Guilfoylia Guilfoylia monostylis Other names: Scrub Ooline
Guilfoylia is a small to medium sized tree species reaching a height of 15m or more and can be found in a range of different rainforest types (Photo 1). The bark is coloured brown to grey with longitudinal fissures (Pictures 2 & 3). The zigzag shape of the branchlets is a characteristic helping to identify this tree species. Leaf arrangement is alternate (4). Simple leaves with entire margins and a firm and leathery texture are: up to 14cm long, elliptic to oblong in shape and feature visible domatia on the lower leaf surface along the mid vein. Apex is short acuminate, base shape is cuneate (5). Distribution: From NSW mid-north coast to central QLD.

Guilfoylia monostylis
Guilfoylia Trunk
Guilfoylia monostylis Bark
Guilfoylia monostylis Branchlet
Guilfoylia monostylis Leaves
Guilfoylia
Guilfoylia Trunk
Guilfoylia monostylis Bark
Guilfoylia Branchlet
Guilfoylia Leaves
         
Guioa Guioa semiglauca
Small to medium sized tree species found in range of habitats, from margins of STRf and along creek banks to a drier environment within tall forest. Often growing in stands and as regrowth (Photo 1). Buttress roots will form on more mature specimen. Bark is different tones of grey in colour with lighter patches, some white spots are due to lichen growth (2). Tiny white flowers with pink anthers measure only a couple of millimeters across and blossom over spring (3) Compound leaves with an alternate arrangement feature 2 to 6 leaflets which are; obovate in shape as new growth, more elliptic in shape when maturing, firm and rather leathery in texture. Leaflets are up to about 12 cm in length with underside being a pale whitish green in appearance. Leaflet apex is varied from rounded and often notched (emarginate) to acute , base shape is cuneate (4 & 5). Distribution: NSW south coast to central QLD.

Guioa semiglauca Stand
Guioa semiglauca trunk
Guioa semiglauca Flower
Guioa Foliage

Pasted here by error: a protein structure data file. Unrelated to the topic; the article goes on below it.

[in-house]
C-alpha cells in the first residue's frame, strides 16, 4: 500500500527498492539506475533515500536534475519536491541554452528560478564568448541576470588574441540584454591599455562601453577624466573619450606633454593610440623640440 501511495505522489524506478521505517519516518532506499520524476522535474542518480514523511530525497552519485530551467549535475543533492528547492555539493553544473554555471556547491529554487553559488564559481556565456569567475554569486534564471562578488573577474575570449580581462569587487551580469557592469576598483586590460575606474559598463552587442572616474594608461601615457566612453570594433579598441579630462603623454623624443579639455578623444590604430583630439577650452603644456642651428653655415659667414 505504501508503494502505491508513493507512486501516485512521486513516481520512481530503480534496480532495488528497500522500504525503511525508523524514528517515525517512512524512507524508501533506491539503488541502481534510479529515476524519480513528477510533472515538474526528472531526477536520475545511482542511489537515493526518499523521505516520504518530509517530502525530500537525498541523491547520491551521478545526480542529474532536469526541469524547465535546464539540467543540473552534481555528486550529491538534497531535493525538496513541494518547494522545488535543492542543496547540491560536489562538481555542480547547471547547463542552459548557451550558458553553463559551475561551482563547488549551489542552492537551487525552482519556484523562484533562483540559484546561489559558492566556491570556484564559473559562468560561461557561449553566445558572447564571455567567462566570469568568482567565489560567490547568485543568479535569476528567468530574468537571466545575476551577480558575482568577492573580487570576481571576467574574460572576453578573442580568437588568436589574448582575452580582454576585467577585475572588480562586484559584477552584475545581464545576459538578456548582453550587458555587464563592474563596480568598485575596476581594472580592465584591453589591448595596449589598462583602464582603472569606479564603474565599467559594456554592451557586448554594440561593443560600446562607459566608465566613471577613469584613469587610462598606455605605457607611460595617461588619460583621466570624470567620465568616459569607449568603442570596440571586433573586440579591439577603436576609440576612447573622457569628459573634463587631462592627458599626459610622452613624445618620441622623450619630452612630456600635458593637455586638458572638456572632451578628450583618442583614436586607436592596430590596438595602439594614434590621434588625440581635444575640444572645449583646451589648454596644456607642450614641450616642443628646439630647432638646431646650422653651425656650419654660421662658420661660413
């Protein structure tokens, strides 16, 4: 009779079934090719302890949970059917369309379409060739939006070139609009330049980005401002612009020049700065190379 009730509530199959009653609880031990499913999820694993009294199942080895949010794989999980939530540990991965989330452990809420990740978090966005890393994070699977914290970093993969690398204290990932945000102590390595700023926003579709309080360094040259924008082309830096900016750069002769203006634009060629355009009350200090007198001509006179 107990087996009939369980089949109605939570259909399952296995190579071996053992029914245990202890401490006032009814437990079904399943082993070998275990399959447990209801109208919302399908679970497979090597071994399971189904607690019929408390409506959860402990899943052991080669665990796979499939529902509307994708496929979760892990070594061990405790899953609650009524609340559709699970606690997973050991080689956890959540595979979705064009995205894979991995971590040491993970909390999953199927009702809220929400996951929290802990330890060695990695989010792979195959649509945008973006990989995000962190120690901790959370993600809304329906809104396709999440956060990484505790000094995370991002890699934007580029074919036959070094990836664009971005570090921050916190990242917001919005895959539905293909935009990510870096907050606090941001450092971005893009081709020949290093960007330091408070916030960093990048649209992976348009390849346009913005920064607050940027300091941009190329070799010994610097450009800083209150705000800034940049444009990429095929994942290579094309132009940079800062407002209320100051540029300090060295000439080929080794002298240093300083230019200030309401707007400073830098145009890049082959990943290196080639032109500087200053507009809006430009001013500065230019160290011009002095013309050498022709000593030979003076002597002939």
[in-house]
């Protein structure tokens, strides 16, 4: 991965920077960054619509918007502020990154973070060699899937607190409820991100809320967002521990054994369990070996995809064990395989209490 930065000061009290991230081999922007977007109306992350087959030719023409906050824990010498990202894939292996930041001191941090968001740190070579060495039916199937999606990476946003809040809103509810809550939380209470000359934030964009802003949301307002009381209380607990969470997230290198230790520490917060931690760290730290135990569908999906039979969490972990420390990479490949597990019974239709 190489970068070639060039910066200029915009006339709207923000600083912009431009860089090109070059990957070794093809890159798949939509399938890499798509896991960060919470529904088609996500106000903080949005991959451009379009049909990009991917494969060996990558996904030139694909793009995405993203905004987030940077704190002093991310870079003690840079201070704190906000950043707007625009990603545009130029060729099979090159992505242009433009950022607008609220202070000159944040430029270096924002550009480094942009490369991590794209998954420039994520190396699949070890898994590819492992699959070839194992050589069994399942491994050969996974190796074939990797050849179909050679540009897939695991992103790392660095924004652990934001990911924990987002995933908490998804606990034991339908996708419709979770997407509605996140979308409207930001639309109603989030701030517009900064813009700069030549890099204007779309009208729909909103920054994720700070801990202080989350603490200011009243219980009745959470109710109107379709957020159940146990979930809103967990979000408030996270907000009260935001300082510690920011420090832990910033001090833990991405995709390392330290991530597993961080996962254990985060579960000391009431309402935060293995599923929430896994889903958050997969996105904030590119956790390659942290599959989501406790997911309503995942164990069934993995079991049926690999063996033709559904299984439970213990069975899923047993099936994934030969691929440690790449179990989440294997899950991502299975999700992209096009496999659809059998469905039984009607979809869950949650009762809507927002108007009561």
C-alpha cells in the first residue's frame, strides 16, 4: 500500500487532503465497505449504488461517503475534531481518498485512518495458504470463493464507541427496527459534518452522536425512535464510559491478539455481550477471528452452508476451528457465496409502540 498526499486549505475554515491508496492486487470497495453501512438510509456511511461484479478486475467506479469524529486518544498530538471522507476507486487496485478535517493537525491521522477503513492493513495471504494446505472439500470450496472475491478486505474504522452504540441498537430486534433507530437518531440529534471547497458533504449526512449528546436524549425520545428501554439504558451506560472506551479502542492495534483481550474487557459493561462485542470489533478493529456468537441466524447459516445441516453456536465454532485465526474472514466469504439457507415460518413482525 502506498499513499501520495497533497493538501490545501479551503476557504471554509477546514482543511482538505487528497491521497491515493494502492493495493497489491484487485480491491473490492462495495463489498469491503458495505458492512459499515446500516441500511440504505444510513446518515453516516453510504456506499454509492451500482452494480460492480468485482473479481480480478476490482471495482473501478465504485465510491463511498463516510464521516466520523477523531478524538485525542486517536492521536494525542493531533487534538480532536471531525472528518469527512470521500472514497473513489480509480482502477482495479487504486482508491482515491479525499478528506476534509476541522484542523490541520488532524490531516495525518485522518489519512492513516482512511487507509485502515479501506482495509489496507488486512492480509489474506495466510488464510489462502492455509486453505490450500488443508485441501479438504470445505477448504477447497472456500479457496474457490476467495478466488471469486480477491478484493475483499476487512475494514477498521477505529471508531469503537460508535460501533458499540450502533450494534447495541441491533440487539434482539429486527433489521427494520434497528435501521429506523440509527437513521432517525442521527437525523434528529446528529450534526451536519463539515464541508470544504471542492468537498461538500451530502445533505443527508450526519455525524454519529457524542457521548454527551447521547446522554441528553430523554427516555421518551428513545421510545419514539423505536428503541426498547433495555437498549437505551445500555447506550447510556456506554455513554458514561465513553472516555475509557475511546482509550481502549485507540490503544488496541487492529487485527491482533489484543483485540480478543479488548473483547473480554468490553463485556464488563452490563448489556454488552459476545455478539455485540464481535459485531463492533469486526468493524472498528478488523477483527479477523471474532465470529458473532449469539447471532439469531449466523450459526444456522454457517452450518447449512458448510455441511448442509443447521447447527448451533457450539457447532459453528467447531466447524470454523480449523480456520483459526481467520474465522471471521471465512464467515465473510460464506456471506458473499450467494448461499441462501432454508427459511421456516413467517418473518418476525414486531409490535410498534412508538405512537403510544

Guioa Leaf surfaces
Guioa Stand
Guioa Trunk
Guioa semiglauca Flower
Guioa semiglauca Foliage
Guioa Leaf surfaces
         
Gunn's Phyllanthus Phyllanthus Gunnii Other names: Shrubby Spurge
The natural habitat of this shrub includes tall open forests, rainforests and their margins where as an understorey species it can reach a height of up to 3m (Photo 1). Bark on older specimens is light brown in color, firm and rough in texture showing fine cracks (fissures) and small ridges (2). Tiny flowers are yellowish green in colour and only measure 2 to 3 mm in length. Flowering period is spring and summer (3). The drooping fruit ( a capsule) is red in colour with some greenish patches and rounded apple-like in shape. It measures up to 4 mm in diameter and ripens over autumn (4). Simple leaves with an alternate arrangement are spaced at very regular intervals (2-ranked). They are; up to 2cm in length with entire margins, varied in shape from obovate or broad elliptic to nearly rounded, dark green and dull above, paler grey green below, hairless, thin and soft in texture. Leaf apex is rounded, base shape is rounded or broadly wedge shaped. Leaf stalk (petiole) is short a 1 to 2 mm in length. Lateral veins are fine, but clearly visible on lower leaf surface (5). Distribution: Vic., NSW & QLD.

Gunn's Phyllanthus Phyllanthus gunnii
Gunn's Phyllanthus Bark Phyllanthus gunnii
Gunn's Phyllanthus Flower Phyllanthus gunnii
Phyllanthus gunnii Fruit Gunn's Phyllanthus
Gunn's Phyllanthus Leaves Phyllanthus gunnii
Gunn's Phyllanthus
Gunn's Phyllanthus Bark
Gunn's Phyllanthus Flower
Phyllanthus gunnii Fruit
Gunn's Phyllanthus Leaves
         
We make an effort to properly name any tree species shown on this web page and cross referenced our images using these Resources to make sure that botanical identification is accurate. It is recommended to cross reference your plant material or photographs with the source list provided when identifying any Australian tree species. A personal interest in Australian forest tree species for more than twenty years provided the images, descriptions and measurements for any tree species shown. Information on distribution range of tree species has been collected using a selection of sources (see link above) including Botanical Gardens and local knowledge. The target of these web pages is to show the diversity and magnificence of our remaining rainforests areas. Our aim is to build up the awareness to the high conservation values these subtropical and tropical rainforest areas deserve.